But there were doubts about whether the effervescent personality of naturally aspirated cars would survive turbocharging. In cars like the five-cylinder turbo Ford Focus RS, there was at least proof that modern turbo performance  cars can have a compelling character all of their own, over 20 years on from the savagery of the Sierra Cosworth. The original Focus RS was great, but no one is forgetting the warbler of the second-gen.



Then turbos started creeping into unwanted territory. After a decade-long love affair with what BMW M could do with natural aspiration, the seemingly dulled 1M with its twin-turbo straight-six was met with at best trepidation and at worst, downright protest. How wrong we were. This was a punchy little brawler of a car, defined by a turbo motor that was as punchy as its styling. The NA cars were loud and musical, but in in-gear performance terms, were positively sleepy by comparison. It wasn’t all plain sailing for BMW. The M5 lost a whole heap of lovability with the adoption of turbocharging, though again the performance jump was devastating. But the 1M is an M car we can’t imagine sans boost.


Pagani Huayra

Off the back of the roaring, screaming Zonda, the Huayra was the definition of a difficult second album. Especially when the howl of a naturally-aspirated AMG V12 was replaced with the whoosh of two turbos on top. Happily, the Huayra proved to be a very different character to the Zonda, in a good way. A sibling, rather than a successor. Those extremely aggressive turbo noises became a part of its personality, with founder Horacio saying the noise was engineered along with the performance, to give the feeling of a plane taking off. On top of that, like the Zonda, it was just a good car. Well made, easy and unintimidating to drive. A supercar firmly aided by turbocharging.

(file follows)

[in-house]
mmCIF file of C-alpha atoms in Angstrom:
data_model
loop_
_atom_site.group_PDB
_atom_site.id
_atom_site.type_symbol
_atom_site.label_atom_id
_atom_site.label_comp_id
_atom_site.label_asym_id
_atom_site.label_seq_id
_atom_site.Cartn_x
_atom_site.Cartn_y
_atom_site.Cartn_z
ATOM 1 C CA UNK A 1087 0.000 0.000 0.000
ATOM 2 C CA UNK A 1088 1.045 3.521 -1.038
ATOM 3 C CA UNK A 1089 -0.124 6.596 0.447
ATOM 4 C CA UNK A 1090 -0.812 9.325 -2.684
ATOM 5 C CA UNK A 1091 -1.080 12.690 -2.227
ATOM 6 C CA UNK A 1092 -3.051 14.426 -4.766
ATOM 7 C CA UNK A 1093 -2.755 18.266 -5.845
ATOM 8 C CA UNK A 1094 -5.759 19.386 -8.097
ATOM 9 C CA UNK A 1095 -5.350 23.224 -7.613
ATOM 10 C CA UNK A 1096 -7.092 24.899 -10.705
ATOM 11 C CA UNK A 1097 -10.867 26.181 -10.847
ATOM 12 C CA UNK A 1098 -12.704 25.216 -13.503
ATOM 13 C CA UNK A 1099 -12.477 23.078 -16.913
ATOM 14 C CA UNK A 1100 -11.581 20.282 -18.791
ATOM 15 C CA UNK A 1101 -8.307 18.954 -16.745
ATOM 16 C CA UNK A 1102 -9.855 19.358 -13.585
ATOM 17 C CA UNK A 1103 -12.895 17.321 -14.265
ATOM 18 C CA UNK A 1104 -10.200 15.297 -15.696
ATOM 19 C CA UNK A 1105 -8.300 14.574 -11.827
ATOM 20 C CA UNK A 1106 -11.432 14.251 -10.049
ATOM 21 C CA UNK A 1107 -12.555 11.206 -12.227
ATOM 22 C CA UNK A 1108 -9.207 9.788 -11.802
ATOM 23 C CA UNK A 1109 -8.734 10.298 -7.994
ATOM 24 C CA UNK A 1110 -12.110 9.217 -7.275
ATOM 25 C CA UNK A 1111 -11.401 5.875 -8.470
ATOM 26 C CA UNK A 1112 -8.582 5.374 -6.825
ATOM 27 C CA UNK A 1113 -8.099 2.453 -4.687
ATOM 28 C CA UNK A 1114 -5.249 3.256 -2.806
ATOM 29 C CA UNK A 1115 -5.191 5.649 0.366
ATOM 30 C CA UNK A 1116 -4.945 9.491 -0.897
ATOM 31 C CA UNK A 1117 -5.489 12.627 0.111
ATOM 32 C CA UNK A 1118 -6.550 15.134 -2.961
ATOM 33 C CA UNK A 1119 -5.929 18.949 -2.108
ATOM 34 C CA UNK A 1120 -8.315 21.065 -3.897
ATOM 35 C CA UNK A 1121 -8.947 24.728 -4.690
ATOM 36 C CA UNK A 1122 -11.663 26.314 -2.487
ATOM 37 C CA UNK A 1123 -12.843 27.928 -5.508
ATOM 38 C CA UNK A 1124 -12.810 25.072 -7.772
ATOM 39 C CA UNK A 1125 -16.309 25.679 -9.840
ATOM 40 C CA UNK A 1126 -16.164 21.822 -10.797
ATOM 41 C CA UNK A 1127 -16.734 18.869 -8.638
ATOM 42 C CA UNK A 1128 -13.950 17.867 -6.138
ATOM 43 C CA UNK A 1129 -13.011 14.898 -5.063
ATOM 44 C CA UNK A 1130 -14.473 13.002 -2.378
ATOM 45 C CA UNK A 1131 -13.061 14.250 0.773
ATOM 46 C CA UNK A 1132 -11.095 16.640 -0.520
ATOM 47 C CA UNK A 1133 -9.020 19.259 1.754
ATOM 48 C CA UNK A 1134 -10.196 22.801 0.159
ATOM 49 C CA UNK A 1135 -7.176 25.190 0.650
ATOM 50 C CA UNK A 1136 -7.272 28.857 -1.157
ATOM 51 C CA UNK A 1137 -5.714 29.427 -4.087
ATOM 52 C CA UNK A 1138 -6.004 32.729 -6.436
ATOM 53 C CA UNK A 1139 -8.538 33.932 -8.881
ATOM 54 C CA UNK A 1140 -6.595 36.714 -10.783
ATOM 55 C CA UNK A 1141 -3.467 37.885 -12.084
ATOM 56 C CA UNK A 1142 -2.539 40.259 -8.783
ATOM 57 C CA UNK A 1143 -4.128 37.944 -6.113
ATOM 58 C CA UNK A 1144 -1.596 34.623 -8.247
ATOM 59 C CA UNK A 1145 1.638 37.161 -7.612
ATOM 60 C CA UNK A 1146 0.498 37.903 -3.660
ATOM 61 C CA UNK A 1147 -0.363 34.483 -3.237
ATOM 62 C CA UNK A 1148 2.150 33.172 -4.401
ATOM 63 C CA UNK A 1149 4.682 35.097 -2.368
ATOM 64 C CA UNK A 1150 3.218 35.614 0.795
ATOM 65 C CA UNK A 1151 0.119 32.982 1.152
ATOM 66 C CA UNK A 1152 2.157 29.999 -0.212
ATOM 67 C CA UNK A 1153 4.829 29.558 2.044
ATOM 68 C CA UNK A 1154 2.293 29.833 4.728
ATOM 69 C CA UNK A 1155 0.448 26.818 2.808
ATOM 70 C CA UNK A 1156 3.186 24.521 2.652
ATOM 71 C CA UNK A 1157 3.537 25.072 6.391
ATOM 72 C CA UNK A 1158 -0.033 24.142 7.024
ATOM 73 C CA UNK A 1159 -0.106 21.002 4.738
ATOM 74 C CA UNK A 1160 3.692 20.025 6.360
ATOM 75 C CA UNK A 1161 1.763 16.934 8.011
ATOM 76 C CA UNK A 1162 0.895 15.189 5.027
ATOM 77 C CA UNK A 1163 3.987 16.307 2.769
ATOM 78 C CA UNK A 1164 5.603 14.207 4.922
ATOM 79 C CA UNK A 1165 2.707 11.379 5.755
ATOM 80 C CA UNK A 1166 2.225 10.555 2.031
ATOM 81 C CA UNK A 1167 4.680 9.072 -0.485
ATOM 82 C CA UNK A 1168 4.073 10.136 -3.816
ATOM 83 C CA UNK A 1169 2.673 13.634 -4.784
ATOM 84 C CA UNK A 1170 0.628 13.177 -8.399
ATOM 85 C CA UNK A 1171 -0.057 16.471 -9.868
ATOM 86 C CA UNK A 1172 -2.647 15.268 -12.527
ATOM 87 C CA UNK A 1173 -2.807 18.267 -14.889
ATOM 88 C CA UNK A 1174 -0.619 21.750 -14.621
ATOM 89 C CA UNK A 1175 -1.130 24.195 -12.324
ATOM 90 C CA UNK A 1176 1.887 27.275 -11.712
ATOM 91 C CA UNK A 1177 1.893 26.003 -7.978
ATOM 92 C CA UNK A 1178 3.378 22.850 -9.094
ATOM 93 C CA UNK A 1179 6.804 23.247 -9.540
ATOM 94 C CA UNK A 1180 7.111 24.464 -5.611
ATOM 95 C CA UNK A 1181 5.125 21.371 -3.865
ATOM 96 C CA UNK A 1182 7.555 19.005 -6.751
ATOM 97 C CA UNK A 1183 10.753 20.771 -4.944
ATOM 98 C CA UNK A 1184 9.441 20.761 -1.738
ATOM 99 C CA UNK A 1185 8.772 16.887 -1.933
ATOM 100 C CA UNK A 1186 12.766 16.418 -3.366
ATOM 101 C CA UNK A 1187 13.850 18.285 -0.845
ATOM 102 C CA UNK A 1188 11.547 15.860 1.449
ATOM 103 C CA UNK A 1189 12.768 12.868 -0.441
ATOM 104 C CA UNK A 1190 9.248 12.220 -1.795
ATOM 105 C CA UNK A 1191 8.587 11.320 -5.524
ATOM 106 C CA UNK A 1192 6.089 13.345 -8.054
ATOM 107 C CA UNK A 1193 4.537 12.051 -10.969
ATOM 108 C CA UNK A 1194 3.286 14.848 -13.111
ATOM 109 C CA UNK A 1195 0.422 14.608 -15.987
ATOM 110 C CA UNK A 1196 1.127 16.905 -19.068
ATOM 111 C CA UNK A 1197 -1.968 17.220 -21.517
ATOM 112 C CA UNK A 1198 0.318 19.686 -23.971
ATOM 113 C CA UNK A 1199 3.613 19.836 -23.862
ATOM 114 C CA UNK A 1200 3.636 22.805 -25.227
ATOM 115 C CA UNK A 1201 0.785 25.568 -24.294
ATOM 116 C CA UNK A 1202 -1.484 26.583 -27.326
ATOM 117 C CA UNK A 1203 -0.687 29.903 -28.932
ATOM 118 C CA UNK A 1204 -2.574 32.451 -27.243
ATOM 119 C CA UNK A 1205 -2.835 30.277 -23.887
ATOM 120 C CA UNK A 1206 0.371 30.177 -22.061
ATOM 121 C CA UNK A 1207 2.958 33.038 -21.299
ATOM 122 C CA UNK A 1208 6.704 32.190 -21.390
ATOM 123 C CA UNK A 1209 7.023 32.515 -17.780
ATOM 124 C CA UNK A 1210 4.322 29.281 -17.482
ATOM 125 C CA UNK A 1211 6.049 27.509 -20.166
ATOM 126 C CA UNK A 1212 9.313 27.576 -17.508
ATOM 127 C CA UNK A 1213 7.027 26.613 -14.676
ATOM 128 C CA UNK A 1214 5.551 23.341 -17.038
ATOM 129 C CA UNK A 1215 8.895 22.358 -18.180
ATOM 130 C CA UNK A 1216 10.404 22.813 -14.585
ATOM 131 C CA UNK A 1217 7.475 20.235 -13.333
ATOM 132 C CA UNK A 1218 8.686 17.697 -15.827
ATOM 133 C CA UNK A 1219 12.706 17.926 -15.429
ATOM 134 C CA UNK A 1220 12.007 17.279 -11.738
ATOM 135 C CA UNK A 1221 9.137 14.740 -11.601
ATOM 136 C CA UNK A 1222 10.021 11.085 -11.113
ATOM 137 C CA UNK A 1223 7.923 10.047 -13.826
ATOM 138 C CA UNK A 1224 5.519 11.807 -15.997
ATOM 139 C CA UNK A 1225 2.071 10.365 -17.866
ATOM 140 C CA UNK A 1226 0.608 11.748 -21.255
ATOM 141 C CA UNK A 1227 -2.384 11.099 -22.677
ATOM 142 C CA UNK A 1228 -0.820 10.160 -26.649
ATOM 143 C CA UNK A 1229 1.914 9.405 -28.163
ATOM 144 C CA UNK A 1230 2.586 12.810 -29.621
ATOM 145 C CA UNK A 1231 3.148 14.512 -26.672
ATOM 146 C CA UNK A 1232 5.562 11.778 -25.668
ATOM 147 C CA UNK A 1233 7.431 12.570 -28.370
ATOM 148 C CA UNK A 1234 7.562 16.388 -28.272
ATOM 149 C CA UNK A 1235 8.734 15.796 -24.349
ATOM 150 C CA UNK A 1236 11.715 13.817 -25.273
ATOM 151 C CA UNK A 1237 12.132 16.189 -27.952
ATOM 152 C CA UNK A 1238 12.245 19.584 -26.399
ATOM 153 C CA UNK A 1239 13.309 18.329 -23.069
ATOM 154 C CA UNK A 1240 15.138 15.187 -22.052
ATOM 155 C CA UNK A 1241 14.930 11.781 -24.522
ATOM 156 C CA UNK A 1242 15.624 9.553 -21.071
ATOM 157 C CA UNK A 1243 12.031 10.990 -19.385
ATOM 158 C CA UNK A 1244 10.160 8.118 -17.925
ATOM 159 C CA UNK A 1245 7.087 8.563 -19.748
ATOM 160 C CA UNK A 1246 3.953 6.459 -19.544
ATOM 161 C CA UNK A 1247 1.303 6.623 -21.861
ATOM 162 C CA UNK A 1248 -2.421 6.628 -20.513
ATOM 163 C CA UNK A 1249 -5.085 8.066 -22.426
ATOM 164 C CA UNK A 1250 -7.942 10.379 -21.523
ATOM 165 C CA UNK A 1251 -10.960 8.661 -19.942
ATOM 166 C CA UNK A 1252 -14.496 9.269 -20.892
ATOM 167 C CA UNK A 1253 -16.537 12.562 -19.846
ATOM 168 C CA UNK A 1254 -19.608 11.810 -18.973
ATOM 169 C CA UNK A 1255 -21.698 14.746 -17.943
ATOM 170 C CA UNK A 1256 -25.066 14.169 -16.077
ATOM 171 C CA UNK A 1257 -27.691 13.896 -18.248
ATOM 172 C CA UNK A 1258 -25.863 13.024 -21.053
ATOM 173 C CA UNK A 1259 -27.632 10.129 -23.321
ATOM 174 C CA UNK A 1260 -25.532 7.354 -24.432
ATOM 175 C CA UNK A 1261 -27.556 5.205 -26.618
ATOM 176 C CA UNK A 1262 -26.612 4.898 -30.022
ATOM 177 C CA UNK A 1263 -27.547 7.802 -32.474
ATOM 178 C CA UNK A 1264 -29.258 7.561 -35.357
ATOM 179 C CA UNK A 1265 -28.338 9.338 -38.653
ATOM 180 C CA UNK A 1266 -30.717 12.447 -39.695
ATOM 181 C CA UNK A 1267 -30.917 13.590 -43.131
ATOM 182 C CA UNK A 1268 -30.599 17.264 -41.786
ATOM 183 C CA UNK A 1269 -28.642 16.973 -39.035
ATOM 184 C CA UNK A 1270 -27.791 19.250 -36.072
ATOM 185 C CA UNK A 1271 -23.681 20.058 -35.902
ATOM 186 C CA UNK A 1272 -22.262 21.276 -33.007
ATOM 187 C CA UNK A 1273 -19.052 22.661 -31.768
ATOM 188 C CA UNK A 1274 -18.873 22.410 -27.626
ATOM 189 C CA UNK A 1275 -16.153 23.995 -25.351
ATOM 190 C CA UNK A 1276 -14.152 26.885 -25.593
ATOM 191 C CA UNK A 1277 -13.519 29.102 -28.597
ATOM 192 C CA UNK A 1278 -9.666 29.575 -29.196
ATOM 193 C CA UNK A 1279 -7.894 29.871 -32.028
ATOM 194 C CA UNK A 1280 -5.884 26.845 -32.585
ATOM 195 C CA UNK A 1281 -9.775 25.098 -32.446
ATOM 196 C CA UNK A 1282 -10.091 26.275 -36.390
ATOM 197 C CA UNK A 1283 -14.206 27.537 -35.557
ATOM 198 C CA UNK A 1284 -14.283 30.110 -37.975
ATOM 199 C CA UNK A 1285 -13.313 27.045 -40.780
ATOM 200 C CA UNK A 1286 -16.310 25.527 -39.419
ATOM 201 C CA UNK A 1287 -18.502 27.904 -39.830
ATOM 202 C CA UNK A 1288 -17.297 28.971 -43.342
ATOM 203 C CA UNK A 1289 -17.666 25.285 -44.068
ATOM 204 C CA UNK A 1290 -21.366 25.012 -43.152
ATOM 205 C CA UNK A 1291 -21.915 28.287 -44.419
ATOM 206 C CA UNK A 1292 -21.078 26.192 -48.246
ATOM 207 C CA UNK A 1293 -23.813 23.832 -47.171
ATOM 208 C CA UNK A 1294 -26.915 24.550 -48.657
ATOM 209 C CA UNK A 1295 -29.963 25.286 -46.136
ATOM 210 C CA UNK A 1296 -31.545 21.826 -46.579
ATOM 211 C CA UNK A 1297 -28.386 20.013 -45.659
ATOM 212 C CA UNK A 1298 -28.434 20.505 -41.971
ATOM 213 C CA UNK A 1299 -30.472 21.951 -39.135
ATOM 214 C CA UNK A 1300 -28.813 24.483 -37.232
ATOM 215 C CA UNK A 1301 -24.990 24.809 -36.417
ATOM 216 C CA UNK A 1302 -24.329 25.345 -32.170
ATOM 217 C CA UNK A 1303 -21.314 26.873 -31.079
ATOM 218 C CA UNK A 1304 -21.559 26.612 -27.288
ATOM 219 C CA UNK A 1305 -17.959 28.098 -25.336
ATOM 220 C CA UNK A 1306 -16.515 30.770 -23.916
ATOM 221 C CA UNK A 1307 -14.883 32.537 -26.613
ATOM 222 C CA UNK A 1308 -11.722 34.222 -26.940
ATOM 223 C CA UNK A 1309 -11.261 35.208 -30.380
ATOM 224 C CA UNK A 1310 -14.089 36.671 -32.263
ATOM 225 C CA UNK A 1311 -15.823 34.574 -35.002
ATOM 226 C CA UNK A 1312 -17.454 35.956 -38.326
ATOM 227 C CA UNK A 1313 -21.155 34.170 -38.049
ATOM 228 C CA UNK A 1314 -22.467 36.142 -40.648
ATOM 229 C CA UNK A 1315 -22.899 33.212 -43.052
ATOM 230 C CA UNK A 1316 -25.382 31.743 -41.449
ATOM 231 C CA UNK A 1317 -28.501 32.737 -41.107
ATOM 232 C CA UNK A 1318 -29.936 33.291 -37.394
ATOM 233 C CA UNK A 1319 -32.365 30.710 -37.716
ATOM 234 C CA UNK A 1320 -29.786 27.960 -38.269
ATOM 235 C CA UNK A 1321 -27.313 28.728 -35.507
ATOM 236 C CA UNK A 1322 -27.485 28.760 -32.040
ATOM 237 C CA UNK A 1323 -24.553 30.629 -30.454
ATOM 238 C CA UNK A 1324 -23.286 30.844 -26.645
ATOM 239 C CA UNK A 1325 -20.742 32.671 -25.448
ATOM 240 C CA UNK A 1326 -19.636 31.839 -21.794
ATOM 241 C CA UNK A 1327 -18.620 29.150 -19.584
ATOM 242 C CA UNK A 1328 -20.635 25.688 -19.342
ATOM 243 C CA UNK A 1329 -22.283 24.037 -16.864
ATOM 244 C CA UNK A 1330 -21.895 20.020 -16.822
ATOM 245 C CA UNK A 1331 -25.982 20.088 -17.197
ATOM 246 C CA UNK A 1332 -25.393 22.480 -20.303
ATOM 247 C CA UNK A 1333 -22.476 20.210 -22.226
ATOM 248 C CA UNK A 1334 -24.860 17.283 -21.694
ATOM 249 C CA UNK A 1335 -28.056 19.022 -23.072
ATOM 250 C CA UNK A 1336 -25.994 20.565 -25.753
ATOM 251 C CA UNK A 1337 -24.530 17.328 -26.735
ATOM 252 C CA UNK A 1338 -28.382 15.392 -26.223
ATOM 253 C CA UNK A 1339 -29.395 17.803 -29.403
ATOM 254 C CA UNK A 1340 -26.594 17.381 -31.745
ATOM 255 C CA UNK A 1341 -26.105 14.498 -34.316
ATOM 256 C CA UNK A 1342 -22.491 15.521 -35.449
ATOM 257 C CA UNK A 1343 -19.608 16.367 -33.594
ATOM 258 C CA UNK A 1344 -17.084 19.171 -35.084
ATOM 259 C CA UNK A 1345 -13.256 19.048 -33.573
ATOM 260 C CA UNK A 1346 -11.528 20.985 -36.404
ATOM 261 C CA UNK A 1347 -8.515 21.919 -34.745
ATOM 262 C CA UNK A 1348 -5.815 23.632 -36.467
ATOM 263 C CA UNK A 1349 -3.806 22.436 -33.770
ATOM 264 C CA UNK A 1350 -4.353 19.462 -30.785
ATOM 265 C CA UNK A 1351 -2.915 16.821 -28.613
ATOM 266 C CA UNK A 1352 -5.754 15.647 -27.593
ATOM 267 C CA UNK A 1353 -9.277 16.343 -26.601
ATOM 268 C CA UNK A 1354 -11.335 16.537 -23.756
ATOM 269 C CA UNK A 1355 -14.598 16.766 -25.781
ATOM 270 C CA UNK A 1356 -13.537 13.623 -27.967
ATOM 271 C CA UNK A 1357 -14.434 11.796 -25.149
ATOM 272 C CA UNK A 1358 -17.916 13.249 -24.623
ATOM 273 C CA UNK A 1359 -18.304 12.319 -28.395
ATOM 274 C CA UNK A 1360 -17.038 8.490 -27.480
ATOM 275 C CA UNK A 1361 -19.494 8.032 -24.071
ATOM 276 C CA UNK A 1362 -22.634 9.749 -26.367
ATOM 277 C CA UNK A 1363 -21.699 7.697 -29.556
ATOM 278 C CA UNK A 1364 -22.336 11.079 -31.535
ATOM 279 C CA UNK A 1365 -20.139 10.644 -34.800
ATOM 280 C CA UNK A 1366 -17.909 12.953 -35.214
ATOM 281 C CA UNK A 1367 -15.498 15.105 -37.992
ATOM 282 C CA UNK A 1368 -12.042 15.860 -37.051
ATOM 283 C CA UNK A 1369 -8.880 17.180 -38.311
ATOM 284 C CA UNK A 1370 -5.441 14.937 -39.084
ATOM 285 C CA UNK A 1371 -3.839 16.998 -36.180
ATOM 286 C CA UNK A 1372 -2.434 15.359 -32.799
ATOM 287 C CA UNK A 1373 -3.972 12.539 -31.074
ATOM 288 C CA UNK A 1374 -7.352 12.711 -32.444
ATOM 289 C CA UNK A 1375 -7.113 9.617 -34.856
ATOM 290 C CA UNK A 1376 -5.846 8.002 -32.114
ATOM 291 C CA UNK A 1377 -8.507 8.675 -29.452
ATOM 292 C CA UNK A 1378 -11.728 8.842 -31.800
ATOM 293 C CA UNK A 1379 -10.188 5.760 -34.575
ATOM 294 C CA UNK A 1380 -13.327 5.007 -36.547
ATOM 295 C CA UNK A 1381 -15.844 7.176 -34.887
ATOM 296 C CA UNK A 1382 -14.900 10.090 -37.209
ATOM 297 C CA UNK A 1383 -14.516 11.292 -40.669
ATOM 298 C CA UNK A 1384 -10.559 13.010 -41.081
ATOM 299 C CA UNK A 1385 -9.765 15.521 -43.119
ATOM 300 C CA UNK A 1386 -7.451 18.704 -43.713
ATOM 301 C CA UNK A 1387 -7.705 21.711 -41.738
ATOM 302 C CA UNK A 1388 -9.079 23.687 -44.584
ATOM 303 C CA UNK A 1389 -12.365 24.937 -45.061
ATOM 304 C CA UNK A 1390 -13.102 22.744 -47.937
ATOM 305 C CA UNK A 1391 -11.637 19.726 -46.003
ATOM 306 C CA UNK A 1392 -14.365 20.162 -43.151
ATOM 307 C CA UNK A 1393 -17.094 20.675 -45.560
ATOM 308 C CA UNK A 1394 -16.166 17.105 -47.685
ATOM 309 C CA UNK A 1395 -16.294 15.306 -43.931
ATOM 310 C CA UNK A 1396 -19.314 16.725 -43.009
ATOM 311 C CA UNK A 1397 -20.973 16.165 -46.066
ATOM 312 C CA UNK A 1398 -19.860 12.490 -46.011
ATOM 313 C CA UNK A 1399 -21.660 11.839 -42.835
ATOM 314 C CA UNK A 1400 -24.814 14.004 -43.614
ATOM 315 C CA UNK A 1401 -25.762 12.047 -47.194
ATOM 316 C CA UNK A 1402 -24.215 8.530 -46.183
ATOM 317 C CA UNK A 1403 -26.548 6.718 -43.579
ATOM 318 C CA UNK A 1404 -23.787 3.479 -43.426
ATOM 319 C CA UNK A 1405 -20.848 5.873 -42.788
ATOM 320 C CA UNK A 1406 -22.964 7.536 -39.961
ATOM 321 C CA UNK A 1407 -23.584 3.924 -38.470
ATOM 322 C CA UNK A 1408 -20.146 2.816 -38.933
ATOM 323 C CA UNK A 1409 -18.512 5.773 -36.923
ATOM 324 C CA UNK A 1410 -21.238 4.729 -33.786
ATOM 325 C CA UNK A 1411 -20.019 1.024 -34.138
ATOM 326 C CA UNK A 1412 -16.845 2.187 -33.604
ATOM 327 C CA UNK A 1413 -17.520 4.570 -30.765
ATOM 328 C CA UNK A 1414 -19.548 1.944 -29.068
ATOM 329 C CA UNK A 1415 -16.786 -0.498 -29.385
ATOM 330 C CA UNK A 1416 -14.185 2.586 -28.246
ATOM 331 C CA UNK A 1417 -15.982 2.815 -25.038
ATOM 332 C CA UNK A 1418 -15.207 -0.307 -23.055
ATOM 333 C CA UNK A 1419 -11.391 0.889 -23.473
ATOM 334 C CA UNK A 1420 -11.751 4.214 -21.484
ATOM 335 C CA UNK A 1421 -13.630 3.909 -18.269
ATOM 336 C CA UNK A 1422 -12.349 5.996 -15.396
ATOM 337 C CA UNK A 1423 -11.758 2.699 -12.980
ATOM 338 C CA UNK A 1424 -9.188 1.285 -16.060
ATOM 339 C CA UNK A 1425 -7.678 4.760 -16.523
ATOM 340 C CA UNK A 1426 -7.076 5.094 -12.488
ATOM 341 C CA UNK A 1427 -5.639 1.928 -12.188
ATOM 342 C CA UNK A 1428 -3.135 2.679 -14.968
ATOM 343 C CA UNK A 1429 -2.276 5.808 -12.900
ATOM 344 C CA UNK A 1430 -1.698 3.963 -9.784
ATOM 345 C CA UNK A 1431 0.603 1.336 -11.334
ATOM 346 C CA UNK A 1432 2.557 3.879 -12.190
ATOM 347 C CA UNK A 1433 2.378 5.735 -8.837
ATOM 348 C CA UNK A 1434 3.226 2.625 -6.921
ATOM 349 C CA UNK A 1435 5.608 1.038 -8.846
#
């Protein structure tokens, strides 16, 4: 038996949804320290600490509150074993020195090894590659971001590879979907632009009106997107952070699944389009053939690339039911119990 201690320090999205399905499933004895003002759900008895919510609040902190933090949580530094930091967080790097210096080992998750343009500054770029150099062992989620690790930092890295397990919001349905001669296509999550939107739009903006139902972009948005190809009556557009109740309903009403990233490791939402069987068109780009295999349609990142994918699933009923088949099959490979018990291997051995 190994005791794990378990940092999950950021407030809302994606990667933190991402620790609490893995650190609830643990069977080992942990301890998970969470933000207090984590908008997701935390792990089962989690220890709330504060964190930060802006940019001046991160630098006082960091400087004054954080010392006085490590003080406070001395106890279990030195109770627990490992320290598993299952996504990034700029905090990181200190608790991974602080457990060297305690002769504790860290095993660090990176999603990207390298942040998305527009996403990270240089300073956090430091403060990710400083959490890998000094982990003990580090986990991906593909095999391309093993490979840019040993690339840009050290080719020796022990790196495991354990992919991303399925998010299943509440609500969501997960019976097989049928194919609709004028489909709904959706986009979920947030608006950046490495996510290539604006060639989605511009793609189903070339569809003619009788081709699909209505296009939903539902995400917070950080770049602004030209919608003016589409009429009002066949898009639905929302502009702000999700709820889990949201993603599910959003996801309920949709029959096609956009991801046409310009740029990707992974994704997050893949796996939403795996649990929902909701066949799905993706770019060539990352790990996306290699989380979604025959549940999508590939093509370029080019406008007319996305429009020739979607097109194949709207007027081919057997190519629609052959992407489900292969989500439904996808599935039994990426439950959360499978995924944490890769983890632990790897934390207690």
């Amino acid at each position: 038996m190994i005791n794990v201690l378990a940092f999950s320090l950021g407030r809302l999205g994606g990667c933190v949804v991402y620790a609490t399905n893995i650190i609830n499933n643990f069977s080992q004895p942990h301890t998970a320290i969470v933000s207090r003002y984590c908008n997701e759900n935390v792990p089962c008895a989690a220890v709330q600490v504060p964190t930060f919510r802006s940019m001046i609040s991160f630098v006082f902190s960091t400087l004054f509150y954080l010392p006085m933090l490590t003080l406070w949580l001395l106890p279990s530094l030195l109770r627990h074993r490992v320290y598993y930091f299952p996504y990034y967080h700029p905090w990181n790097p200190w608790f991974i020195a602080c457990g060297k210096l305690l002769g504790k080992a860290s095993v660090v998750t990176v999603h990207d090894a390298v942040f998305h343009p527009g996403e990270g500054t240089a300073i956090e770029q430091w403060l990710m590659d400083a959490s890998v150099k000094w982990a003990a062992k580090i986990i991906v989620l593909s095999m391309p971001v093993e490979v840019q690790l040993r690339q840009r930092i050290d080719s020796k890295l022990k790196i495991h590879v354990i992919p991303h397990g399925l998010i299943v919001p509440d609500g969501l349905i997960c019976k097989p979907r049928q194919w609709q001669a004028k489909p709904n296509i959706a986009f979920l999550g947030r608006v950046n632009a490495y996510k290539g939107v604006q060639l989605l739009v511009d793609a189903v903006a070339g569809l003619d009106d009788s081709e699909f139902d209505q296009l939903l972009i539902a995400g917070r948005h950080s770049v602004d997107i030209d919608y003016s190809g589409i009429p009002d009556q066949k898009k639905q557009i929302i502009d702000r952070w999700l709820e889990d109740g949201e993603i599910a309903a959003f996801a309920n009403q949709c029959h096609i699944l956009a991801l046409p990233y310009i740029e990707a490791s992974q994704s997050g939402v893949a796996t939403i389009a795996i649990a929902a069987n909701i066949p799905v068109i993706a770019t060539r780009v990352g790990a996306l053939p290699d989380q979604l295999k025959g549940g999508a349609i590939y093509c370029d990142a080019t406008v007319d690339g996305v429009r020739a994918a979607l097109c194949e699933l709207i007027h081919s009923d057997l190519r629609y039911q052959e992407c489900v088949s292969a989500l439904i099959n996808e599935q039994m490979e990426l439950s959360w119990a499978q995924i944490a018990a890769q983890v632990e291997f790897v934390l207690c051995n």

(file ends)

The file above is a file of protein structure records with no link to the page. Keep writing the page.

McLaren P1

As was this, the one in the hybrid hypercar holy trinity to use turbos. While the big story of the P1 was its electrified element at the time, the most visceral part of that powertrain was the extremely vocal twin turbos on its 3.8-litre V8. Bristling with personality and character, not least informed by those whooshing vocals.


Honda Civic Type R

Fans didn’t take the news that Type R power would be turbocharged in the future all that well. Once a badge that denoted screaming revs and a scintillating naturally aspirated cam switchover sound, that these monster motors would be replaced by a turbo unit rubbed many the wrong way. It needn’t have. How they did it we don’t know but these things rev with more ferocity than you’d ever expect. Lag and unwillingness nowhere to be seen, this is an engine that’s always up for abuse, as a Type R should be. No, it didn’t sound as good, but overall this thing was such a pleasant surprise.


Ferrari 488 Pista

Ah, Ferrari, proprietor of some of the all-time great naturally aspirated engines. Surely turbos here where individual throttle bodies once sat would go down like a mid-pandemic Christmas party? It turns out not. The 3.8-litre twin-turbo V8 that debuted in the Californa T seven years ago, is a multiple award-winner. In the 488 Pista, we’d say it’s at its best, howling out of that inconel exhaust as it spews out over 710PS (522kW) to the rear wheels. The Pista looks great, is ferociously fast and has a real hardcore character, even with the dulled-down turbocharged tones. In character, this engine is the opposite of that seen in the F40. It disguises its boosted nature deliberately in engine and gearbox mapping, and yet, it’s so very compelling all the same.

  • Ferrari

  • Porsche

  • Honda

  • Toyota

  • Nissan

  • Subaru

  • Mitsubishi

  • Pagani

  • McLaren

  • Mercedes-Benz

  • List